How Entrepreneurs Can Become Effective Communicators

As an entrepreneur, you are going to need to learn many new skills that will help you take your business into the black. Things such as delegating, time management, organization, and public speaking are all skills you will need to become proficient in.

Public speaking is one of these skills that you must master if you expect your business to grow. Whether you are looking to network or establish yourself as an expert in your industry, having the ability to give a speech or presentation is going to be paramount to the success of your business. If you have shied away from it, don’t worry as you are not alone. Most people dread getting up in front of a crowd and talking. Here are a few things that can help you the next time you need to speak in public:

Structuring Your Speech

So that you do not ramble and you are able to get your points across in the allotted time you are given, you are going to need to structure your speech. According to many of the great entrepeneur speakers, a speaker structures the speech by thinking long and hard about who is in the audience and why they are listening to him. 

It goes without saying that this thinking has to be done before the talk. Knowing who is in the audience will have two consequences. The first is that we will have the opportunity to address people personally as opposed to speaking to an anonymous audience. We will also be able to relate to them personally and will have dialogue as opposed to one-way transmission, which is so terrifying. 

The second is that we will be able to tailor and arrange the talk in a way that responds to the audience needs. This means that they will hear the talk they want to hear as opposed to the one they don’t need to hear, with consequent irritation and chilling of the atmosphere, always bad for nerves.

Dialogue and Rapport

Fortunately, there are very simple ways to establish dialogue and rapport. Let us look first at our use of eyes. When we look at an audience, we benefit from an unexpected multiplier effect. If you look at one person, up to twenty or thirty will think you are looking at them! If we move our eyes around slowly, from one quadrant of the room to the other, we can make eye contact with a significant proportion of the audience. We don’t have to feel we are making eye contact, just look and you will get the full benefit and create rapport.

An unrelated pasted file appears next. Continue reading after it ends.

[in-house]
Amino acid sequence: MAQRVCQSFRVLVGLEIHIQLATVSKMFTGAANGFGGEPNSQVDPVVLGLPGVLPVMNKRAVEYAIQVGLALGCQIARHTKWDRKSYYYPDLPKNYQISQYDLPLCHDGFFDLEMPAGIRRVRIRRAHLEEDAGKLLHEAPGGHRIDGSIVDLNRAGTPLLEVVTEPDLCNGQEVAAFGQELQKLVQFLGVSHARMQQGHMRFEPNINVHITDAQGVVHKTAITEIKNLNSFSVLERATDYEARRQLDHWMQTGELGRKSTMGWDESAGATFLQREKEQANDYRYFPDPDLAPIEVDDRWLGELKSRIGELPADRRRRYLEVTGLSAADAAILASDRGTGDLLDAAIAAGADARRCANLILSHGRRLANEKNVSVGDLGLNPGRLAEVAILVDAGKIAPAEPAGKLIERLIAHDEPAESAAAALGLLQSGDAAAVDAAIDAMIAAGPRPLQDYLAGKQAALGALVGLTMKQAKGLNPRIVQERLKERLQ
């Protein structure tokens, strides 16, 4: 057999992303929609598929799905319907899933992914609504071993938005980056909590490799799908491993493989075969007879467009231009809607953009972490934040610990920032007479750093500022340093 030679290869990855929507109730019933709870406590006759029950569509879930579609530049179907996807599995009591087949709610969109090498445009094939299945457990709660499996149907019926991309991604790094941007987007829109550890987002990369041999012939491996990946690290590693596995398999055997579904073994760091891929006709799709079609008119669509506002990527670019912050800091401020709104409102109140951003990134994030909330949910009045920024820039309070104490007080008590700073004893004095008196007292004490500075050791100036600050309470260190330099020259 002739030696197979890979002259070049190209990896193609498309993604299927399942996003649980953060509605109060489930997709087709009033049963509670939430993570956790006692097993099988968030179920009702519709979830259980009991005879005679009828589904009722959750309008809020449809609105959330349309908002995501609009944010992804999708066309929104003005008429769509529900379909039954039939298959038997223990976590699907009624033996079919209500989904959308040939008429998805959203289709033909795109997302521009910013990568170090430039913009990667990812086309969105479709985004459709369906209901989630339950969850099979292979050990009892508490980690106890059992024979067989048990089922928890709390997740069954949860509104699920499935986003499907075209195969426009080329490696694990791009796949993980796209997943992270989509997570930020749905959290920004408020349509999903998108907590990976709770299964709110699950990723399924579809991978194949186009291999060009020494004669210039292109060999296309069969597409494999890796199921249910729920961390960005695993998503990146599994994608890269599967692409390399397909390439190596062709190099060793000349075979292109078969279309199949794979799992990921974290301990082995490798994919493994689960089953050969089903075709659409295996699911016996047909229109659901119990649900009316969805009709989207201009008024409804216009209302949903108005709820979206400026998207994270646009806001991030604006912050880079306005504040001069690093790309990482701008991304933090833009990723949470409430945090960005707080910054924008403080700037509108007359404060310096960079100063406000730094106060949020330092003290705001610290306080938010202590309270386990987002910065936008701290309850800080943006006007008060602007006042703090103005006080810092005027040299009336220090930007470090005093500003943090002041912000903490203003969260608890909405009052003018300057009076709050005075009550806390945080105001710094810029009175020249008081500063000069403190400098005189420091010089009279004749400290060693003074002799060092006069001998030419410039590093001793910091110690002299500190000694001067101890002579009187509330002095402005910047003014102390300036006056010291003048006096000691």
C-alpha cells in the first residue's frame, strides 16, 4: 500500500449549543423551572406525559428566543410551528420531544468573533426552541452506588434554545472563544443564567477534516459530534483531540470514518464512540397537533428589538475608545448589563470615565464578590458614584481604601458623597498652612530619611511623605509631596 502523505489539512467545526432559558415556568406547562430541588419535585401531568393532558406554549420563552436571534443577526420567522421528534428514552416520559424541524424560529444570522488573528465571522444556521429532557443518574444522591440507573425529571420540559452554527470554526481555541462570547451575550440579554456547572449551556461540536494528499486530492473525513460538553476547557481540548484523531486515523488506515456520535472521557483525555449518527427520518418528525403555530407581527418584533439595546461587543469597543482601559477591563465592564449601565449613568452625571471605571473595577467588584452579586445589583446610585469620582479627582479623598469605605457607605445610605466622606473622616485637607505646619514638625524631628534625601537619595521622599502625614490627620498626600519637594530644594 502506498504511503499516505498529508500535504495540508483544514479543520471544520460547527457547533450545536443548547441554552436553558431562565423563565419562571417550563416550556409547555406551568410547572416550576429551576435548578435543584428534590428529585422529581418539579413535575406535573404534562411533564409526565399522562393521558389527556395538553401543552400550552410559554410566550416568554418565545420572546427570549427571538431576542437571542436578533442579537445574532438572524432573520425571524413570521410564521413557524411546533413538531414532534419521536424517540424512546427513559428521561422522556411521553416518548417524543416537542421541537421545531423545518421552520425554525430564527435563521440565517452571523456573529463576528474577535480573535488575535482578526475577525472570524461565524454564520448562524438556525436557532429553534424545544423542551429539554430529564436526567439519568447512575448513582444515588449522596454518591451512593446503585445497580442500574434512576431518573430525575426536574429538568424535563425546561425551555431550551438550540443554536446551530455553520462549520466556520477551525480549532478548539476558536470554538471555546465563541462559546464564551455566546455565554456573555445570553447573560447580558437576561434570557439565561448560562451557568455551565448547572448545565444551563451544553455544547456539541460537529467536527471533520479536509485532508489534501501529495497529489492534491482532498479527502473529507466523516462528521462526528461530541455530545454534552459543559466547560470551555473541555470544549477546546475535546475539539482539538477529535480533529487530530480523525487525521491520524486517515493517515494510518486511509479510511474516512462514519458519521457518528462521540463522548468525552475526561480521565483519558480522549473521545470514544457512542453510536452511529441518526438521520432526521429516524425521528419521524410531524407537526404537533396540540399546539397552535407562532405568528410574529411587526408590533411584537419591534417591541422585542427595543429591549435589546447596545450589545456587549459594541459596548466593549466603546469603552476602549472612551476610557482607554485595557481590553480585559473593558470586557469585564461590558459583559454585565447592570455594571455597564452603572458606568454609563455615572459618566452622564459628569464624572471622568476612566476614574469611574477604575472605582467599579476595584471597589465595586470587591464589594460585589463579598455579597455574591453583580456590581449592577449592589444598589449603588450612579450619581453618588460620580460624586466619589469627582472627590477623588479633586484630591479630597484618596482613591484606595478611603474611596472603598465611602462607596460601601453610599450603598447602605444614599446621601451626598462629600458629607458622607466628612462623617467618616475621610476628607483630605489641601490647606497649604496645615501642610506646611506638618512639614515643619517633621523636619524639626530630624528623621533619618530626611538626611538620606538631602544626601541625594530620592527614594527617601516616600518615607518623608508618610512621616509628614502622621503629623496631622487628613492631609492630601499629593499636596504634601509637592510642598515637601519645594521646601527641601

Now let us look at other effective ways of creating rapport. “Do as you do when you meet people one-to-one, ask questions” suggest Sean Adams of the Motivation Ping. “We say ‘How are you?’ ‘How was your journey?’ It would not be appropriate to ask those questions of an audience, we really don’t want to hear the experience of all the people in the audience.” 

However, there is a more fundamental point. In our examples, we have asked open questions. We are inviting people to speak for a long time. Most people don’t, but if we are unlucky they will tell us of their ailments from year zero. With an audience, we have to ask closed questions. That is, questions to which the answer is ‘yes’ or ‘no’. ‘How many have you been to Minnesota?’ is an example of a closed question. The audience can reply by putting their hands up or shouting out their answer. We are now establishing dialogue and the dreaded one way transmission that is such a cause of nerves can start to disappear.

The second way of creating rapport is to mention members of the audience by name. This can be done at all levels. ‘We were asked by John, our planning director, to look at the potential in the Mini-choke market’. John is now acknowledged, the audience knows what is behind your talk and you can refer to John and others in the audience throughout the talk. Names are very powerful. Using names helps focus our speech and makes it more likely that we will address the concerns of the audience rather than ignore them. We always advise people preparing a speech to identify those who will be present and to use their names in their talk. We can also use names of people who are not present but who are known to members of the audience, for example, the Managing Director and so on.

Our final rapport-creating device is to refer to current affairs that are likely to be relevant to the audience. They contribute to the sense of togetherness that helps reduce speaker tension. Please note the key word ‘relevant’. If you are talking to the local gardening club about growing flowers they will not want to hear about the latest events in the Middle East but they might like a reference to the current Chelsea Flower Show.